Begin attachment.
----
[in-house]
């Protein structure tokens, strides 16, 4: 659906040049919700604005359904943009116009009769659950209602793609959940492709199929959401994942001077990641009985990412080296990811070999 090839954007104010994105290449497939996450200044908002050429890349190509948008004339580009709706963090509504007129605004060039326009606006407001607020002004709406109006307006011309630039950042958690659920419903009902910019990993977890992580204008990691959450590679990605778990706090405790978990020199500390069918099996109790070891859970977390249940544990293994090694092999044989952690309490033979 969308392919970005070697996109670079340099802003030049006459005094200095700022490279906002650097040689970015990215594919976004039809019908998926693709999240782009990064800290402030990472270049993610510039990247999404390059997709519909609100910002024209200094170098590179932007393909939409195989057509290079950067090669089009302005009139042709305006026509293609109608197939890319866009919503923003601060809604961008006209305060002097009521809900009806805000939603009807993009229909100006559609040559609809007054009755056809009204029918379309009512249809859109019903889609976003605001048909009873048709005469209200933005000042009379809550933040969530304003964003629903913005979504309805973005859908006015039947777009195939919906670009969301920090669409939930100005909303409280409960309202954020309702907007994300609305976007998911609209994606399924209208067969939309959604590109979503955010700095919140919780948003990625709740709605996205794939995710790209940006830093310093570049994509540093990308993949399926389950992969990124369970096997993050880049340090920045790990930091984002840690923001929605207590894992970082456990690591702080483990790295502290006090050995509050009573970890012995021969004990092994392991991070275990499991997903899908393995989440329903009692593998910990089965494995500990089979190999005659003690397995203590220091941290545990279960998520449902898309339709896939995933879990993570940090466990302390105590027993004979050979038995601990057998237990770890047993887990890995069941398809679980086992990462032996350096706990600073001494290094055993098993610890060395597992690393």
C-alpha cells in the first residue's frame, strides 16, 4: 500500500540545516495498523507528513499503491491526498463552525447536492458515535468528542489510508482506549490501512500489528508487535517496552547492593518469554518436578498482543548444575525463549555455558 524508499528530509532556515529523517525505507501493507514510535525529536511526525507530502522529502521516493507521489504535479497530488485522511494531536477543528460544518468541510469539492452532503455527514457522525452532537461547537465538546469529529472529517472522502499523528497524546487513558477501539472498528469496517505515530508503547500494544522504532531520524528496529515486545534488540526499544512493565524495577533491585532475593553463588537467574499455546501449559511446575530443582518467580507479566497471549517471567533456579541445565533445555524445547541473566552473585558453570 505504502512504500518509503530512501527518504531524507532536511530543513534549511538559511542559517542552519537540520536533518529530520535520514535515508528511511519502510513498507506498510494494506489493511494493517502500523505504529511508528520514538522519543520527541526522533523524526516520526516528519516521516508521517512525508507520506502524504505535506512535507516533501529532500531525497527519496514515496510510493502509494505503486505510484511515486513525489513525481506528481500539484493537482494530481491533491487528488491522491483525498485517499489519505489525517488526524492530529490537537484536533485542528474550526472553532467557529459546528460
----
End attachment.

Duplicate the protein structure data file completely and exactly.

[in-house]
């Protein structure tokens, strides 16, 4: 659906040049919700604005359904943009116009009769659950209602793609959940492709199929959401994942001077990641009985990412080296990811070999 090839954007104010994105290449497939996450200044908002050429890349190509948008004339580009709706963090509504007129605004060039326009606006407001607020002004709406109006307006011309630039950042958690659920419903009902910019990993977890992580204008990691959450590679990605778990706090405790978990020199500390069918099996109790070891859970977390249940544990293994090694092999044989952690309490033979 969308392919970005070697996109670079340099802003030049006459005094200095700022490279906002650097040689970015990215594919976004039809019908998926693709999240782009990064800290402030990472270049993610510039990247999404390059997709519909609100910002024209200094170098590179932007393909939409195989057509290079950067090669089009302005009139042709305006026509293609109608197939890319866009919503923003601060809604961008006209305060002097009521809900009806805000939603009807993009229909100006559609040559609809007054009755056809009204029918379309009512249809859109019903889609976003605001048909009873048709005469209200933005000042009379809550933040969530304003964003629903913005979504309805973005859908006015039947777009195939919906670009969301920090669409939930100005909303409280409960309202954020309702907007994300609305976007998911609209994606399924209208067969939309959604590109979503955010700095919140919780948003990625709740709605996205794939995710790209940006830093310093570049994509540093990308993949399926389950992969990124369970096997993050880049340090920045790990930091984002840690923001929605207590894992970082456990690591702080483990790295502290006090050995509050009573970890012995021969004990092994392991991070275990499991997903899908393995989440329903009692593998910990089965494995500990089979190999005659003690397995203590220091941290545990279960998520449902898309339709896939995933879990993570940090466990302390105590027993004979050979038995601990057998237990770890047993887990890995069941398809679980086992990462032996350096706990600073001494290094055993098993610890060395597992690393």
C-alpha cells in the first residue's frame, strides 16, 4: 500500500540545516495498523507528513499503491491526498463552525447536492458515535468528542489510508482506549490501512500489528508487535517496552547492593518469554518436578498482543548444575525463549555455558 524508499528530509532556515529523517525505507501493507514510535525529536511526525507530502522529502521516493507521489504535479497530488485522511494531536477543528460544518468541510469539492452532503455527514457522525452532537461547537465538546469529529472529517472522502499523528497524546487513558477501539472498528469496517505515530508503547500494544522504532531520524528496529515486545534488540526499544512493565524495577533491585532475593553463588537467574499455546501449559511446575530443582518467580507479566497471549517471567533456579541445565533445555524445547541473566552473585558453570 505504502512504500518509503530512501527518504531524507532536511530543513534549511538559511542559517542552519537540520536533518529530520535520514535515508528511511519502510513498507506498510494494506489493511494493517502500523505504529511508528520514538522519543520527541526522533523524526516520526516528519516521516508521517512525508507520506502524504505535506512535507516533501529532500531525497527519496514515496510510493502509494505503486505510484511515486513525489513525481506528481500539484493537482494530481491533491487528488491522491483525498485517499489519505489525517488526524492530529490537537484536533485542528474550526472553532467557529459546528460